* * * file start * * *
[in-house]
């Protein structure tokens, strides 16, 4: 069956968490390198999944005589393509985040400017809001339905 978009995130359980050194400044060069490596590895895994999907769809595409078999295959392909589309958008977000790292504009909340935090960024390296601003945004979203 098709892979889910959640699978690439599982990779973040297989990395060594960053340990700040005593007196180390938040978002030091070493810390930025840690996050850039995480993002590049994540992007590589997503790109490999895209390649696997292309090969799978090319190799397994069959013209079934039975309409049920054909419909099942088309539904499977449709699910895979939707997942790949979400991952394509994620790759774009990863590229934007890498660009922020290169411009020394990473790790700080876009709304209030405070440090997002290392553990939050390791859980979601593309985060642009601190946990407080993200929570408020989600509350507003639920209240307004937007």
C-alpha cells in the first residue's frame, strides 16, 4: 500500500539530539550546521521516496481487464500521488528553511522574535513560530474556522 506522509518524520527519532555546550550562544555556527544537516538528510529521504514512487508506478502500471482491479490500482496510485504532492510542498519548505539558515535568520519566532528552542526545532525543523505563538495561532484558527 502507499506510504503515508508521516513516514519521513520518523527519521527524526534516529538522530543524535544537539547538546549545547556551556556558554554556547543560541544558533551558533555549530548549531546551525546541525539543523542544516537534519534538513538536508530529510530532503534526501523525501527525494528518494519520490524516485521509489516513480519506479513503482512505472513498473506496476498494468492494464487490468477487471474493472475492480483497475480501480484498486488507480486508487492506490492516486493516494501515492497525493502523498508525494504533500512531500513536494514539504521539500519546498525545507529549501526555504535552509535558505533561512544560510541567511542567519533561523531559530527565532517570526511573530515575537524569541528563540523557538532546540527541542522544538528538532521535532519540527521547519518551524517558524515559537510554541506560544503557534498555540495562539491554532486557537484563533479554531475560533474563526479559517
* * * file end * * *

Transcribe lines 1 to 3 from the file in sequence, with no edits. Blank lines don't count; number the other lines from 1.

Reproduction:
[in-house]
């Protein structure tokens, strides 16, 4: 069956968490390198999944005589393509985040400017809001339905 978009995130359980050194400044060069490596590895895994999907769809595409078999295959392909589309958008977000790292504009909340935090960024390296601003945004979203 098709892979889910959640699978690439599982990779973040297989990395060594960053340990700040005593007196180390938040978002030091070493810390930025840690996050850039995480993002590049994540992007590589997503790109490999895209390649696997292309090969799978090319190799397994069959013209079934039975309409049920054909419909099942088309539904499977449709699910895979939707997942790949979400991952394509994620790759774009990863590229934007890498660009922020290169411009020394990473790790700080876009709304209030405070440090997002290392553990939050390791859980979601593309985060642009601190946990407080993200929570408020989600509350507003639920209240307004937007």
C-alpha cells in the first residue's frame, strides 16, 4: 500500500539530539550546521521516496481487464500521488528553511522574535513560530474556522 506522509518524520527519532555546550550562544555556527544537516538528510529521504514512487508506478502500471482491479490500482496510485504532492510542498519548505539558515535568520519566532528552542526545532525543523505563538495561532484558527 502507499506510504503515508508521516513516514519521513520518523527519521527524526534516529538522530543524535544537539547538546549545547556551556556558554554556547543560541544558533551558533555549530548549531546551525546541525539543523542544516537534519534538513538536508530529510530532503534526501523525501527525494528518494519520490524516485521509489516513480519506479513503482512505472513498473506496476498494468492494464487490468477487471474493472475492480483497475480501480484498486488507480486508487492506490492516486493516494501515492497525493502523498508525494504533500512531500513536494514539504521539500519546498525545507529549501526555504535552509535558505533561512544560510541567511542567519533561523531559530527565532517570526511573530515575537524569541528563540523557538532546540527541542522544538528538532521535532519540527521547519518551524517558524515559537510554541506560544503557534498555540495562539491554532486557537484563533479554531475560533474563526479559517